What we consume every day provides the cells rebuilding our bodies and spirits – for better or worse. Based on my own experience healing from trauma, as well as extensive training as a holistic nutritionist, I’ve seen eating a mostly plant-forward whole-food diet do wonders. Filling up on organic vegetables, fruits, beans, nuts, and seeds provides the essential compounds for self-repair.
Committing to primarily unprocessed plant foods delivers vital inflammation-quelling, hormone-harmonizing nutrients while avoiding gut-disrupting additives. If choosing to incorporate animal products, select high-quality, ethically sourced options.
Filling up on vegetables, fruits, beans, and nuts, gives cells the tools for self-repair. These foods brim with phytonutrients that help inflammation subside, providing the body optimum fuel and balance hormones. Ditching packaged foods ensures beneficial fiber while avoiding immune-provoking additives.
When we choose real, fresh nourishment daily, our biochemistry lightens– easing symptoms of nutritional deficiency and toxicity. With clearer minds and healthier emotions, we gain the bandwidth to release old wounds, retrain natural relaxation responses, and unlock long-buried joy and creativity.
Gut Health and Trauma
There is also an important gut-brain connection. Since much of our serotonin (stabilizing neurotransmitter) lives in the digestive tract, intestinal health powerfully influences feelings of safety and calm. Those with trauma often struggle with GI symptoms like bloating, cramping, constipation, and leaky gut. Healing the gut lining with restorative foods returns us to equilibrium.
With clearer minds and healthier emotions achieved through diet upgrades, we gain the bandwidth to release old wounds, retrain natural relaxation responses, and unlock long-buried joy and creativity.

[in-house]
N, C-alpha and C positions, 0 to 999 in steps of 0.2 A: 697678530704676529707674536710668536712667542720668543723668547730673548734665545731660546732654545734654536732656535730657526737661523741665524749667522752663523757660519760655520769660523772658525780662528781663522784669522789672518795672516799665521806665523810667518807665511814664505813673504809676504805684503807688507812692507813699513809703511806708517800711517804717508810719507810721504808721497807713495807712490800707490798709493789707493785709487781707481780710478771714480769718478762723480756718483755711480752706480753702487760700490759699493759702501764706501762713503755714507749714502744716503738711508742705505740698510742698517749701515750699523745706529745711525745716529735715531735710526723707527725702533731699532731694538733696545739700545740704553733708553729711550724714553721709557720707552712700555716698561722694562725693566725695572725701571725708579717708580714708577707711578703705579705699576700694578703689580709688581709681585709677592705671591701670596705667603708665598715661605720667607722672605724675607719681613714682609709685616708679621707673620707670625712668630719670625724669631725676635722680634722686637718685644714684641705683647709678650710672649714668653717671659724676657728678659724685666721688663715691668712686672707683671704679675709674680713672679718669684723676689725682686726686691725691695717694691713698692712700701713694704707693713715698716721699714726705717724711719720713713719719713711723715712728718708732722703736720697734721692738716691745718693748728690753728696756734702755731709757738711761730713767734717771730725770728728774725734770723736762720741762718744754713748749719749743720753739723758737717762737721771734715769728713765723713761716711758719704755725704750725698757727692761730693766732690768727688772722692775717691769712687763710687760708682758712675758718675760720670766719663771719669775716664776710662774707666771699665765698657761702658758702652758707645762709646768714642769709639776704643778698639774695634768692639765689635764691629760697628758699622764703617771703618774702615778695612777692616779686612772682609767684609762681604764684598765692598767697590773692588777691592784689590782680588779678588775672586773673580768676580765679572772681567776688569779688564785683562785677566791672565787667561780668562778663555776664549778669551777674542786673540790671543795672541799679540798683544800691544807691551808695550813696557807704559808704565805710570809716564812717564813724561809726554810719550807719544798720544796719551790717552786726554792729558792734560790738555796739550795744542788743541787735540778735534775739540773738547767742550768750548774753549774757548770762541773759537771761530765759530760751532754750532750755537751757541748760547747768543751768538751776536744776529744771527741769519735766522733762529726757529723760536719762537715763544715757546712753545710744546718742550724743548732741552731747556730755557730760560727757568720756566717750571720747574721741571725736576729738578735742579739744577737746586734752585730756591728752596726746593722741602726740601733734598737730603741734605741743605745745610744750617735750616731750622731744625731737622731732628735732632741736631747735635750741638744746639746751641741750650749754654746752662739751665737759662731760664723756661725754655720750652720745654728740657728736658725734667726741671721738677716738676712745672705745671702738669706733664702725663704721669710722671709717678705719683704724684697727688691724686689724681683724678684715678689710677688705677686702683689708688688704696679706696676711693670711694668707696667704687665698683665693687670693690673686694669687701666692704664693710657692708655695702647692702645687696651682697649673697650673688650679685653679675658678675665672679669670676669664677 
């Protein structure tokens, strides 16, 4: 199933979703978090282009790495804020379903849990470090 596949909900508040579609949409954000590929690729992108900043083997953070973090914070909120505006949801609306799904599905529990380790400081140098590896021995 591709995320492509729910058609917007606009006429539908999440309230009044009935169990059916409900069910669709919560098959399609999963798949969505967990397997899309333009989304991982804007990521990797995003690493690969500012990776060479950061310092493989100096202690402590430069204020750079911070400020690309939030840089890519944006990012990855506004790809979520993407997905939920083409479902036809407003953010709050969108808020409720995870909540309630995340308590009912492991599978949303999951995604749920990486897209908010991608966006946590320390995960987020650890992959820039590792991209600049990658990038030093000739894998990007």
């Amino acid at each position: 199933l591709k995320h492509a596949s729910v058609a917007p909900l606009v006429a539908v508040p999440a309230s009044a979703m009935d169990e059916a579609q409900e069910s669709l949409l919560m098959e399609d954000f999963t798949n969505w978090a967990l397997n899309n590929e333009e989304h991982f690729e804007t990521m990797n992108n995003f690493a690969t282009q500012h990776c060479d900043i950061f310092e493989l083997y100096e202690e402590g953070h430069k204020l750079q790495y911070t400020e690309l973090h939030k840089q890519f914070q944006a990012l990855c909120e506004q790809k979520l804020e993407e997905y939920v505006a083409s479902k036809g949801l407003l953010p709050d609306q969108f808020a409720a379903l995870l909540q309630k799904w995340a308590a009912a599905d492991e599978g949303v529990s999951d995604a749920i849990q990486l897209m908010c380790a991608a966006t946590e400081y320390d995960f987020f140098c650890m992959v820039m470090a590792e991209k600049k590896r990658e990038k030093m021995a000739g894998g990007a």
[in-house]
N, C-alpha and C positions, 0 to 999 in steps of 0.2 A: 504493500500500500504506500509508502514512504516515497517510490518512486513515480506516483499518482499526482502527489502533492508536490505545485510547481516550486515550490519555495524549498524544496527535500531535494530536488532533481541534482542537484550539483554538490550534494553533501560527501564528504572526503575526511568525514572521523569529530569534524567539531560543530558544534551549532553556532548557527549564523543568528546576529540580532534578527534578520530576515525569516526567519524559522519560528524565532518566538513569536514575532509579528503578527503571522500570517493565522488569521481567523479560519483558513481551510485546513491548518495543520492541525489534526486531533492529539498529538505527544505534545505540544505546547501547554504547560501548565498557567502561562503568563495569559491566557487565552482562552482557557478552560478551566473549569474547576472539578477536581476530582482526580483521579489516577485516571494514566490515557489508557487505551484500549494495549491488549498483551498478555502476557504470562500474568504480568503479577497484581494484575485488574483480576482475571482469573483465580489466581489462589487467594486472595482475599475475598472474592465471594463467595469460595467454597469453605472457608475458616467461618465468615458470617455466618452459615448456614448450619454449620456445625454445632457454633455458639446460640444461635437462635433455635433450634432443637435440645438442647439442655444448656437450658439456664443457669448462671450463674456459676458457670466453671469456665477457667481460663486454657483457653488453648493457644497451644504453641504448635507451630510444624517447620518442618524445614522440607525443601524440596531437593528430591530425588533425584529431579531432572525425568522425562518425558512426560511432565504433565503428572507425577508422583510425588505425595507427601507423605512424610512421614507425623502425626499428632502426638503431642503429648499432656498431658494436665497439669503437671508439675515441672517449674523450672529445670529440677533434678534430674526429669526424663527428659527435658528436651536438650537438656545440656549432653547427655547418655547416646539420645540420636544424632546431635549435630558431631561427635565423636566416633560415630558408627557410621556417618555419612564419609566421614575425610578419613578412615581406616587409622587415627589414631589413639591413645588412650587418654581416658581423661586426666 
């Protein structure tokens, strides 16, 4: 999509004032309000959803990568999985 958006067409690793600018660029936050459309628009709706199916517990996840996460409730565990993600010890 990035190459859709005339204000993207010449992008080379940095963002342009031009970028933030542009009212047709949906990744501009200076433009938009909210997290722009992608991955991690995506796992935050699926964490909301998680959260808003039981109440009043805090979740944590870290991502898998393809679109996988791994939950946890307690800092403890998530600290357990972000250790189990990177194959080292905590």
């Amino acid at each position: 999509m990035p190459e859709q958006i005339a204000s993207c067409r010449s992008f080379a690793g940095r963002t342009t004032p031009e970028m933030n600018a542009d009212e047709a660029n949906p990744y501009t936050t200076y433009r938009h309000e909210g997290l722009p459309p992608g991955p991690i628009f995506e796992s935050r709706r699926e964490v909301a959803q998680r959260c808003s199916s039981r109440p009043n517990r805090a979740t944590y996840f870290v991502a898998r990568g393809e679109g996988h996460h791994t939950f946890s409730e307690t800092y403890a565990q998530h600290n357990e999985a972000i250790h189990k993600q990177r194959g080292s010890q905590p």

The Healing Power of Movement
It saddens me that for many, appearance is the only motivator for exercise, while the immense mental and emotional benefits get overlooked. Movement helps release stored trauma and trapped emotions in the body, cultivate embodiment and self-trust, elevate mood, and reduce anxiety and depression.
As a holistic health coach, I always recommend finding enjoyable forms of motion that reconnect us with the body’s innate wisdom – whether that’s yoga, gentle stretching, walking in nature, ecstatic dance, or qigong. No need to “power through pain” with aggressive workouts. Instead, notice what brings you vitality and peace and helps regulate the nervous system.
I know it’s not easy. Trauma survivors often feel disconnected from their bodies, channeling past injuries into relentless performance. Meet any challenges with compassion. Note what old stories surface, communicate with your inner world, and then offer yourself the same gentleness you’d give a dear friend. Keep returning to nourishing movement. From small, consistent actions, incredible healing unfolds.
Integrative Movement Methods
Many body-focused practices effectively address both mental and physical aspects to heal trauma in an integrated way. Trauma-informed yoga provides emotional release alongside physical exercise. Somatic therapy carefully accesses bodily sensations like tension to guide the healing process. Dance therapy helps free trapped emotions through nonverbal expression. Rather than overriding signals from within, these modalities meet us where we’re at.
Time in Nature Enhances Embodiment
Spending time outdoors enhances the benefits of body-centered modalities. Just 20 minutes in natural settings shift nervous system activation from fight-or-flight to grounded presence by lowering blood pressure, heart rate, and muscle tension from chronic stress.
Whether walking outdoors, gardening, or sitting under a tree, regular nature time releases stress hormones, easing anxiety, depressive thoughts, and trauma symptoms. Here we remember our unbreakable belonging.
Therapeutic Approaches for Healing Trauma
When it comes to healing the lingering impacts of trauma, we are fortunate to have more options than ever. Beyond coping with symptoms, many therapies now help us target the root causes imprinted on the nervous system and unlock our innate capacity for joy, trust, and inner peace.
While some medication plays an important role in managing anxiety, depression, and sleep issues post-trauma, talk therapy by itself comes up short of rewiring the brain and body. Integrative approaches address this.